Tag Archives: Kelsey Ketch. Daughter of Isis
If you have read Daughter of Isis and Son of Set, you may have noticed a few things about Seth that make his life more challenging that the average teen. Seth Amahte’ O’Keefe is named after his god, Set and his gift, Amahte’ [Egyptian word meaning ‘to have the power over’]. He ‘rules’ his own world at his high school, but he faces serious ridicule at home from his cruel and overbearing father. Some things about Seth worth noting:
1. Seth has copper hair and turquoise eyes, unusual combination compared with many leading male characters.
2. Seth shows genuine concern for his mother, being fully aware that he is not supposed to care.
3. Seth is a bit less enthusiastic about creating total mayhem unlike his friends, Ky and Q.
4. Seth’s father has Seth’s life completely mapped out, including going to Yale and becoming the future Hem-netjer.
5. Seth wants to create his own path and is fed up with his father.
6. Seth’s friends are happy to capitalize on his abilities for their own advantage.
7. Seth has his demons and they can be overwhelming and extremely frightening.
8. Seth has weaknesses and tries to face them.
9. Seth is obviously attracted to Natti, but there seems to be something about her that makes him want to treat her differently than is current clan of ‘groupies.’
10. Seth is growing which makes him an interesting character to read.
If you have read Daughter of Isis by Kelsey Ketch, you know that Kelsey puts a lot of thought into her characters. To begin with, the name Natara in Arabic means sacrifice. It also provides a great nickname, Natti, which sounds like the slang word, natty which is an adjective meaning smart and fashionable. For example, she wore a natty jacket and designer jeans.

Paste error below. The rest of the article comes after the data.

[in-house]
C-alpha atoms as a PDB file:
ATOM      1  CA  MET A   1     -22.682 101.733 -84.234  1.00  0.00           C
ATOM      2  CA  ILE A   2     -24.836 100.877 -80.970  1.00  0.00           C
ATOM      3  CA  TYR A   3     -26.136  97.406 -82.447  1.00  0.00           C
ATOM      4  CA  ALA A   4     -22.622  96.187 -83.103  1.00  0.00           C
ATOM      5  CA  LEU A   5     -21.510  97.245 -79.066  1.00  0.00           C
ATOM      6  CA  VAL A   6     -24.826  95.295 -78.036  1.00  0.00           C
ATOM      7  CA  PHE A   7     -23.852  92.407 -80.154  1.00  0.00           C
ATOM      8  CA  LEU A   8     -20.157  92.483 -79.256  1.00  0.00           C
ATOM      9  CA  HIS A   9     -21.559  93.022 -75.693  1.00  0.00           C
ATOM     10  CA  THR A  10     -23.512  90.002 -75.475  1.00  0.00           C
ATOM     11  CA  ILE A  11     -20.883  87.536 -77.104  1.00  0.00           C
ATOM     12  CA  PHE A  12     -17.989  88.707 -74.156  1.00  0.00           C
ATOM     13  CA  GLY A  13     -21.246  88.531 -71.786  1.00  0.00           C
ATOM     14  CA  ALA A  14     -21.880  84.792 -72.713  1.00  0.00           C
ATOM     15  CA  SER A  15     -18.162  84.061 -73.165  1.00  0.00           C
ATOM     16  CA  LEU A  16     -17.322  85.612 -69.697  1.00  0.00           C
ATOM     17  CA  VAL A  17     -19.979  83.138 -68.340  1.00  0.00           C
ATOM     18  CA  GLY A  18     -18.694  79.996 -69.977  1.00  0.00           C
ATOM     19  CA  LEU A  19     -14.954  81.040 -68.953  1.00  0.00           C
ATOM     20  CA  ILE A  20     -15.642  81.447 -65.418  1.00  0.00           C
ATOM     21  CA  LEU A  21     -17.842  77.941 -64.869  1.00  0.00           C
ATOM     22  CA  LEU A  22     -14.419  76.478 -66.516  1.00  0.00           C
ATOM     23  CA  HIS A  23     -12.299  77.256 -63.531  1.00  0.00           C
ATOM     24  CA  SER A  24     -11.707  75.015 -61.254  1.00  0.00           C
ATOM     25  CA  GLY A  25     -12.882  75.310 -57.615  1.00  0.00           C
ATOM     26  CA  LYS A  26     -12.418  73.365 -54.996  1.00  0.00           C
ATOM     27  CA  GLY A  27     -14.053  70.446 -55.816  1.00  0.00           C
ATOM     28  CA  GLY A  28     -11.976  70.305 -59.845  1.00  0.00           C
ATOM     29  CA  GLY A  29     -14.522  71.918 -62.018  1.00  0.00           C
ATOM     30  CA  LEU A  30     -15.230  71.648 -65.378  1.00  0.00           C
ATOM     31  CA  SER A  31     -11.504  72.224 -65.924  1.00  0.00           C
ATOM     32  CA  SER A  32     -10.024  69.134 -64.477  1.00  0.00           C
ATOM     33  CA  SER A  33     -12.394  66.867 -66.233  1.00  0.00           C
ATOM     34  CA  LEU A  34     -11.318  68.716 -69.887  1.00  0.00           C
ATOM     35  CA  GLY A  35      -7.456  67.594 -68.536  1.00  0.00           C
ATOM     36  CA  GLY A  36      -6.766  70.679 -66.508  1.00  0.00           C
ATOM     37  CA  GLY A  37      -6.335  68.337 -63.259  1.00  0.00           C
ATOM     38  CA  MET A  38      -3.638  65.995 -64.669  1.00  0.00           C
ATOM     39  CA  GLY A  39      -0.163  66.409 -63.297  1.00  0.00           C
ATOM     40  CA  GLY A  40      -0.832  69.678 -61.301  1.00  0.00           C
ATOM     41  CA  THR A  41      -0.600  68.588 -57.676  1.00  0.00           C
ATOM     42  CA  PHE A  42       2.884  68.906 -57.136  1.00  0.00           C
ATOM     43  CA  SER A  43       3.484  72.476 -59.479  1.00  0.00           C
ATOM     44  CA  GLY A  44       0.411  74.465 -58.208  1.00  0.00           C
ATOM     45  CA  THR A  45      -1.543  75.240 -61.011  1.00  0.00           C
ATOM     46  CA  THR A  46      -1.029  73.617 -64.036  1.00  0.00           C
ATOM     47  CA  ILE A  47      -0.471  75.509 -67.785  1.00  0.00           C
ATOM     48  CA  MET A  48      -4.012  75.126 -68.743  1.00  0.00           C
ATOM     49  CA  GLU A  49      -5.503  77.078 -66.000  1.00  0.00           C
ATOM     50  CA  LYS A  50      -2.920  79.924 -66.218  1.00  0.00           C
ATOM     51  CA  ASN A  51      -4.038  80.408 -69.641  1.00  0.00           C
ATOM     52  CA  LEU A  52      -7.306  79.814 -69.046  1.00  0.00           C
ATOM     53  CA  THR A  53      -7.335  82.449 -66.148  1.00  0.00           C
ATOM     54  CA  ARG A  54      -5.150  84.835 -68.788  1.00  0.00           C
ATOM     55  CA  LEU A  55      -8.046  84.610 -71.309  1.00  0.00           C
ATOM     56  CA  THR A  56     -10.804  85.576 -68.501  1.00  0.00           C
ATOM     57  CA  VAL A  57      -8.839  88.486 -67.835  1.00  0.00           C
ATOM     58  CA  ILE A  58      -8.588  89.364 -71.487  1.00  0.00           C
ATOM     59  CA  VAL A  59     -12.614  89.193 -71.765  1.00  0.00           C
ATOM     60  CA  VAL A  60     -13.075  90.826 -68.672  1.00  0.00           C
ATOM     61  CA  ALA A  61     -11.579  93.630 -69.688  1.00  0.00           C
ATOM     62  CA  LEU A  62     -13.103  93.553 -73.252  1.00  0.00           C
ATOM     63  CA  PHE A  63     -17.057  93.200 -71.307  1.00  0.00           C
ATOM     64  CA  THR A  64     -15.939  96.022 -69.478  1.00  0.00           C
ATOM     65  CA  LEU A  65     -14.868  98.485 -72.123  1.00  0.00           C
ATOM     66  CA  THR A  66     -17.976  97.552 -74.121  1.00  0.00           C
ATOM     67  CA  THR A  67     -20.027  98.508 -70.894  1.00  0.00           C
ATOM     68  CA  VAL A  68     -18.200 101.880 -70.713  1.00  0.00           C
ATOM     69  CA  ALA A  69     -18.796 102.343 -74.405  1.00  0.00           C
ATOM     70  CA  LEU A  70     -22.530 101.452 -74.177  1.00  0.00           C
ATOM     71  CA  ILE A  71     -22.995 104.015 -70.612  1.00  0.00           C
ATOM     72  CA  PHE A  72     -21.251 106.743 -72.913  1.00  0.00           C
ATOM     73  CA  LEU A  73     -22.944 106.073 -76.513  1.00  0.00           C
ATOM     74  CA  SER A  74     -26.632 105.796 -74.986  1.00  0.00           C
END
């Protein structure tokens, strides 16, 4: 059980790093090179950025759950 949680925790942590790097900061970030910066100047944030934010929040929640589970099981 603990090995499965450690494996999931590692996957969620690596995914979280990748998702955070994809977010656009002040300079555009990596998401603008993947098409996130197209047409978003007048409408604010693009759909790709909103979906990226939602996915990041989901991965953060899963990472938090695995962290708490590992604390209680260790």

So who is Natti?
Natti is from London, England where she lived a normal life. She went to school, she had a circle of friends, took tennis lessons at the Sutton Academy, and lived with her father, the world-renowned author Alexander Stone.
Then unexpectedly, Natti and her father moved from London to a small town in the California High Desert. Her new life presented some extraordinary challenges. Here is why I like her.
1. Natti is stunning, but she does not capitalize on that fact.
2. Natti is intelligent, but does not flaunt it.
3. Natti has a great deal of common sense.
4. Natti chooses her friends very carefully, and is very loyal.
5. Natti is nobody’s fool; she knows when someone is trying to take advantage.
6. Natti loves her family and respects her father.
7. Natti misses her home, but tries to adapt to her new world.
8. Natti likes to try new things.
9. Natti can sense that something is not quite right and heeds that feeling.
10. Natti has a great, subtle sense of humor.
If you read Daughter of Isis, what do you like about Natara Stone? If not, maybe you might find something to like if you do.
See the Goodreads description: